Deforestation lends itself to a critical anthropological analysis, a position taken by Cabanilla in analyzing the issue of deforestation in the Philippines. Drawing on the tradition of holism and cultural analysis, she calls attention to the limitations of existing official definitions of deforestation as these fails to situate the problem within wider social and cultural contexts. In arguing so, she maintains that deforestation is caused by state, private, and military interests. Like most of the contributors to this volume, she underscored the importance of local knowledge and community participation in development programs.

Again, the theme of human agency in social development resonates in Duhaylungsod’s paper. She critically examines the role played by internal colonialism (as expressed in state policies) and capitalist expansion in the invasion of Higaonon ancestral domain. Specifically, she takes up the case of the state-initiated Bukidnon Forest Incorporated, which suffers from a limited understand of the issue of ancestral domain as well as absence of genuine initiatives to engage local participation in program management.

Local anthropologists contribute to the discourse on gender as exemplified by the separate papers of Quesada-Reyes and Amihan-Vega. The first keys in the strategies women employ as shoe factory workers in asserting their position as productive agents in local economy as they deviate from traditional roles engendered by the workings of the ideology of patriarchy, grounded in local forms of understanding. In effect, her paper provides an antidote to the artificial application of Western feminist perspectives in local gender studies. The second paper, on the other hand, factors in gender, along with ethnicity, in the analysis of indigenous knowledge in sweetpotato production among the Maranao. In doing so, it emphasizes the notion of complementarity between male and female roles in agricultural production – an observation that contributes to the critique of Western feminism that gives primary to ‘difference’ over ‘complementarity’ in gender relations.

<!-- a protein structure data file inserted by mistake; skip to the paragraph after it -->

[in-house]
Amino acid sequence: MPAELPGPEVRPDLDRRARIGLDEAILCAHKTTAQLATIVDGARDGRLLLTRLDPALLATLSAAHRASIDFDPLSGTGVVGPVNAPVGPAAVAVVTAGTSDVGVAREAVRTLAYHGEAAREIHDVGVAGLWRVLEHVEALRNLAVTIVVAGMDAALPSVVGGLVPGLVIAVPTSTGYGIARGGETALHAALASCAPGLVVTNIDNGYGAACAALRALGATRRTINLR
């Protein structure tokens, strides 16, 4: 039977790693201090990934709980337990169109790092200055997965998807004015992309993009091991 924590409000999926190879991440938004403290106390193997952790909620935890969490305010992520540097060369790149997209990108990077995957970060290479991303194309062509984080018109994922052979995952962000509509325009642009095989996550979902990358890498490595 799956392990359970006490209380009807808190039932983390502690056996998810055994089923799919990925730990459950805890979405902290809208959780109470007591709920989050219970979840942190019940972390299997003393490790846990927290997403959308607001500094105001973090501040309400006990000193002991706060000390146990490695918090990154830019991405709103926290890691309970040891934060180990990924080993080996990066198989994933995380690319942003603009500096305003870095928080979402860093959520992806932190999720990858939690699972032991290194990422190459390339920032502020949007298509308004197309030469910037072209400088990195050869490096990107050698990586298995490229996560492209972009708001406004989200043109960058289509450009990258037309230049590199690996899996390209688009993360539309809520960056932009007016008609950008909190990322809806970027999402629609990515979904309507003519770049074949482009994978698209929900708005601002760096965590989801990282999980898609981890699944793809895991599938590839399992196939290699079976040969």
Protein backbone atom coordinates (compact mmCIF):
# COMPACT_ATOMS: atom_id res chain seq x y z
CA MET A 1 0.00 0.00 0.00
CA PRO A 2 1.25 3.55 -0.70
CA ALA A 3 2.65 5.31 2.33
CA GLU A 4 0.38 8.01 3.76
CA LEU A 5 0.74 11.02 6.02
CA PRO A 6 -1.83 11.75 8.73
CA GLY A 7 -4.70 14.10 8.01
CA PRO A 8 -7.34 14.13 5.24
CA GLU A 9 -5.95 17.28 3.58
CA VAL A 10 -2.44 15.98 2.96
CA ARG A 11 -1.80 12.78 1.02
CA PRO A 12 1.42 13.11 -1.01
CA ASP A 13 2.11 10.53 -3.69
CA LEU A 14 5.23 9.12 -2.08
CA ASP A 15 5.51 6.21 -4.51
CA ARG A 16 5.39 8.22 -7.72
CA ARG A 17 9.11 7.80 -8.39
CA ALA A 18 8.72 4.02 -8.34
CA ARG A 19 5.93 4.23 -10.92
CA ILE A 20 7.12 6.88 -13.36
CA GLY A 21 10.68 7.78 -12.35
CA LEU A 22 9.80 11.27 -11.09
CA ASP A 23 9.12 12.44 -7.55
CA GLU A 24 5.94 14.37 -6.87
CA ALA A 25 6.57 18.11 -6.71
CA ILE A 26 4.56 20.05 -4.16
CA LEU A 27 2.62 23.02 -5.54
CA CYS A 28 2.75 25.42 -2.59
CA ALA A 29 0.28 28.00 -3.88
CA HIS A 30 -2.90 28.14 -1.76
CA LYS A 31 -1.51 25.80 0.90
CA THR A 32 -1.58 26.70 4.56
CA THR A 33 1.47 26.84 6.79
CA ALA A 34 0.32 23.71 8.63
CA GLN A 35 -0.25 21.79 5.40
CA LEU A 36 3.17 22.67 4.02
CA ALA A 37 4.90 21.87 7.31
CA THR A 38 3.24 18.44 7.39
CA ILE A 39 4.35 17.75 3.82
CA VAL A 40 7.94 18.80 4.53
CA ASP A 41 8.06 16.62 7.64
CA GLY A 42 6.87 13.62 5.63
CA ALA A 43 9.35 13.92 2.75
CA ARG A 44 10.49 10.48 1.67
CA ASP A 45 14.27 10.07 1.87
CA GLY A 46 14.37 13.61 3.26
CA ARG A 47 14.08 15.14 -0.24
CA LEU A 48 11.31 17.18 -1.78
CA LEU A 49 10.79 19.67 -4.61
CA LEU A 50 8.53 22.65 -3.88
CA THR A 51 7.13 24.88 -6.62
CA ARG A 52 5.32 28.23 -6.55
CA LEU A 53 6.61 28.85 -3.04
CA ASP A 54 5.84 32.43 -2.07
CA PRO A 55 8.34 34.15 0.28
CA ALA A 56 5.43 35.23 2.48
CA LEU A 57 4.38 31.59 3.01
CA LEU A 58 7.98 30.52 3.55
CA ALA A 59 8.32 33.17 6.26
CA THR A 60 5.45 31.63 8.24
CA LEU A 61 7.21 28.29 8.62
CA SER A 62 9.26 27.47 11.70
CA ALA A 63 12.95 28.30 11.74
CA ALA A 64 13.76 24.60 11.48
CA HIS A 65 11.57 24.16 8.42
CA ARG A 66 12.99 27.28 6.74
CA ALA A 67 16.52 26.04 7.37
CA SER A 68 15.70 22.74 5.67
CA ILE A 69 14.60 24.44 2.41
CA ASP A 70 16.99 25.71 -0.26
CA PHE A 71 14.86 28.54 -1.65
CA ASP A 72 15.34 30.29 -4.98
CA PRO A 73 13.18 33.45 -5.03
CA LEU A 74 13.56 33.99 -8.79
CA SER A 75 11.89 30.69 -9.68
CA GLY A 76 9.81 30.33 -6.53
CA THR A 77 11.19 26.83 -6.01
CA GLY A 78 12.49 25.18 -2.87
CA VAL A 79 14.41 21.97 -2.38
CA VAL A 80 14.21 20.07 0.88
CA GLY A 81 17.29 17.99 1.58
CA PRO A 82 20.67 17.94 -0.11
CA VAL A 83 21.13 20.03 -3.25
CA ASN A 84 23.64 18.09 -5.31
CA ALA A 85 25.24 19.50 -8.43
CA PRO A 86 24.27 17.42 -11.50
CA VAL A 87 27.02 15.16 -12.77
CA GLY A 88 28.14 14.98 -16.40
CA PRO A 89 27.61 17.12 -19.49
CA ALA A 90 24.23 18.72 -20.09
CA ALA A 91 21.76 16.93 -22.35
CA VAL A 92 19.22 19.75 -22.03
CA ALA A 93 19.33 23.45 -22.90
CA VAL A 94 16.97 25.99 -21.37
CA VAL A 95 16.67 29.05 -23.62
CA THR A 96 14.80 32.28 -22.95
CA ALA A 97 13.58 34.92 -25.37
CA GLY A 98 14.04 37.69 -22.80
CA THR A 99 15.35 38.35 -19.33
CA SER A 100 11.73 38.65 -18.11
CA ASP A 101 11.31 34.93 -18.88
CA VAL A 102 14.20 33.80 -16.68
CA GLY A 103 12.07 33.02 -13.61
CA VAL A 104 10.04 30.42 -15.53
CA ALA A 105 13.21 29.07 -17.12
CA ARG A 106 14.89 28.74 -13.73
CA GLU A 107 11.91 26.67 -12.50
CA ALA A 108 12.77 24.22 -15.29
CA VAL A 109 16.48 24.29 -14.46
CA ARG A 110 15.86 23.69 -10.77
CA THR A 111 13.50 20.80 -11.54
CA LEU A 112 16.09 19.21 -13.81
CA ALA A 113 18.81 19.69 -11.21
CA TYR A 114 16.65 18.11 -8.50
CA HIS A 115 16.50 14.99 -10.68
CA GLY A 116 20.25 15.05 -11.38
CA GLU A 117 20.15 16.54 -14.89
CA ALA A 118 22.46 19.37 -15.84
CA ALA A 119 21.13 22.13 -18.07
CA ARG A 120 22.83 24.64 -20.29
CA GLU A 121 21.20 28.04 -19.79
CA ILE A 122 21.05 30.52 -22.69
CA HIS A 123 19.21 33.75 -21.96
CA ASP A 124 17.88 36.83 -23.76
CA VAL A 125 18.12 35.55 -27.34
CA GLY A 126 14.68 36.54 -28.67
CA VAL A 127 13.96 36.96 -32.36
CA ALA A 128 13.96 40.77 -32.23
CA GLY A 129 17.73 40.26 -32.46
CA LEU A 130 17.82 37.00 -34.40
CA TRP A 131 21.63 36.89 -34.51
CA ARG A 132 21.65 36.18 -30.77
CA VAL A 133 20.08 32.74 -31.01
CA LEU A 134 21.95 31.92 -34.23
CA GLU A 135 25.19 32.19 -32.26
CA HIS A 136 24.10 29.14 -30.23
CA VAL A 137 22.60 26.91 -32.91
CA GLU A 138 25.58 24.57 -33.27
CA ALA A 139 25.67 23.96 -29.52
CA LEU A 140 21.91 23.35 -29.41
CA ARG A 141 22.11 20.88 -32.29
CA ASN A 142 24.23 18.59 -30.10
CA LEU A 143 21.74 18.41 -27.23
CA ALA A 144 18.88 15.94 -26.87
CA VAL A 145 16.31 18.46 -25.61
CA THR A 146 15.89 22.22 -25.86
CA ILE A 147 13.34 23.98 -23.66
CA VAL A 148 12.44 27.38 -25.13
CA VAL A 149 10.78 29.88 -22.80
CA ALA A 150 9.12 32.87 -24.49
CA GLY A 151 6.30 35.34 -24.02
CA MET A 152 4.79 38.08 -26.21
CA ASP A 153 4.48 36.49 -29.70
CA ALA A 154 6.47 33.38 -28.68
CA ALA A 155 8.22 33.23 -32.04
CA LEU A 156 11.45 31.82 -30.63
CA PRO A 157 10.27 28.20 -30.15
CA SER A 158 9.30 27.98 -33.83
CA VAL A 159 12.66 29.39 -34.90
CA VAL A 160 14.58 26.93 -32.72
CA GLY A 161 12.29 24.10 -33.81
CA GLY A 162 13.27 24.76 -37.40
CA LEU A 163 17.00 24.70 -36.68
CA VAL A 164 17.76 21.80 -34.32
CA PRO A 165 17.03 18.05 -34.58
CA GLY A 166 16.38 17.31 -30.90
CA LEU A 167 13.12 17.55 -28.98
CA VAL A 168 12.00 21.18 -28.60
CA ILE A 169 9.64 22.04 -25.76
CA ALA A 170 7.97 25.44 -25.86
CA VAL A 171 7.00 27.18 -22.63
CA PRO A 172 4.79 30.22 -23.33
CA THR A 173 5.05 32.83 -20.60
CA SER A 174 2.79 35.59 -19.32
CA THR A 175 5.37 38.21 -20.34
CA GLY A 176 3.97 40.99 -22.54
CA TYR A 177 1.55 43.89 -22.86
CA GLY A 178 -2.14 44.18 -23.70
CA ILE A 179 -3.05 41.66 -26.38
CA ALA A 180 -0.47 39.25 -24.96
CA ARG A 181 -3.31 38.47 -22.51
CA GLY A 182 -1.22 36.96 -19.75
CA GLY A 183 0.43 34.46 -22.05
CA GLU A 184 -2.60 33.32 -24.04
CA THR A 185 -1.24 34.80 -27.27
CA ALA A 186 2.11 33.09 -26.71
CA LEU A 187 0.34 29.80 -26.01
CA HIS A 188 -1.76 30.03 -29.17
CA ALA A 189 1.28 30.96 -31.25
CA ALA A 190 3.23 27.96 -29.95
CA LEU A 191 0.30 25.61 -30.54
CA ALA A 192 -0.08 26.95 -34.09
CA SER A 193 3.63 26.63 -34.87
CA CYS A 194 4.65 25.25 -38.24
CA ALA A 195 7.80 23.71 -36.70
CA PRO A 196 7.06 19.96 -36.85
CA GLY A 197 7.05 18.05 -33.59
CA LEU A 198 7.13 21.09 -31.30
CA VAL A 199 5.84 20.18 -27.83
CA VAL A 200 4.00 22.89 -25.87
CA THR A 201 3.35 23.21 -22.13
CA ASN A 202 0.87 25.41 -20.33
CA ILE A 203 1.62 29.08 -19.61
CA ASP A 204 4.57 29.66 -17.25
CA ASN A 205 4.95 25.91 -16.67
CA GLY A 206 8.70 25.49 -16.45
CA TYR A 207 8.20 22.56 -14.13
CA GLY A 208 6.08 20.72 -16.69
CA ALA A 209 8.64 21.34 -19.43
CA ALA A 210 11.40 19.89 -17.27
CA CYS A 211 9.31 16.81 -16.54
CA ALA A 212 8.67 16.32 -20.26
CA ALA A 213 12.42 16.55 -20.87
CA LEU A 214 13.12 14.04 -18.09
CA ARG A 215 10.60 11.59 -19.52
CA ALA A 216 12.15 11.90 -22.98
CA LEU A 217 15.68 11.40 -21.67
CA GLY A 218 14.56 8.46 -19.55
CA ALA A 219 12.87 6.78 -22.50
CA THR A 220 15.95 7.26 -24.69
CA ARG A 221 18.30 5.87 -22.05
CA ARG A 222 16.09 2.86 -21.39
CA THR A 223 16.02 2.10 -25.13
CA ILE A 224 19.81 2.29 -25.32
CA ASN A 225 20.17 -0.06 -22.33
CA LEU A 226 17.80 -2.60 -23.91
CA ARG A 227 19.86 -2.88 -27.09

Part of the analysis of anthropology of development is the issue of professional ethics. Castro takes a reflexive mode in writing about ethics in anthropological work. He pays heed to the call for greater observance of ethics among anthropologists, whose profession has been historically linked with colonization and counterinsurgency. His paper is an important reminder for local anthropologists involved in development work to deepen their consciousness of the politics of data collection and dissemination. Here, the process of the human subjects is of paramount importance. With this in mind, he strongly suggests a reexamination of UGAT’s code of ethics.

The politics of identity formations and legitimation is another issue that invariably interests local anthropologists. The final paper by Labrador attests to this. She examines the process of identity formation through the technologies of ethnographic museums, arguing against the fixity of identities. She brings into light the contested character of ethnicities in a given political economic formation. Museums, among other settings, Labrador contends, create identities. Objects are, in effect, invested with the power to mark ethnicities.

Finally, these annual conferences were attended by representatives of the academe, non-governmental organizations, the government, and people’s organizations. This is reflective of the agenda of UGAT to surface relevant and urgent issues and to foster exchange swirling around the discipline’s theoretical and methodological concerns.

Eufracio C. Abaya
President, UGAT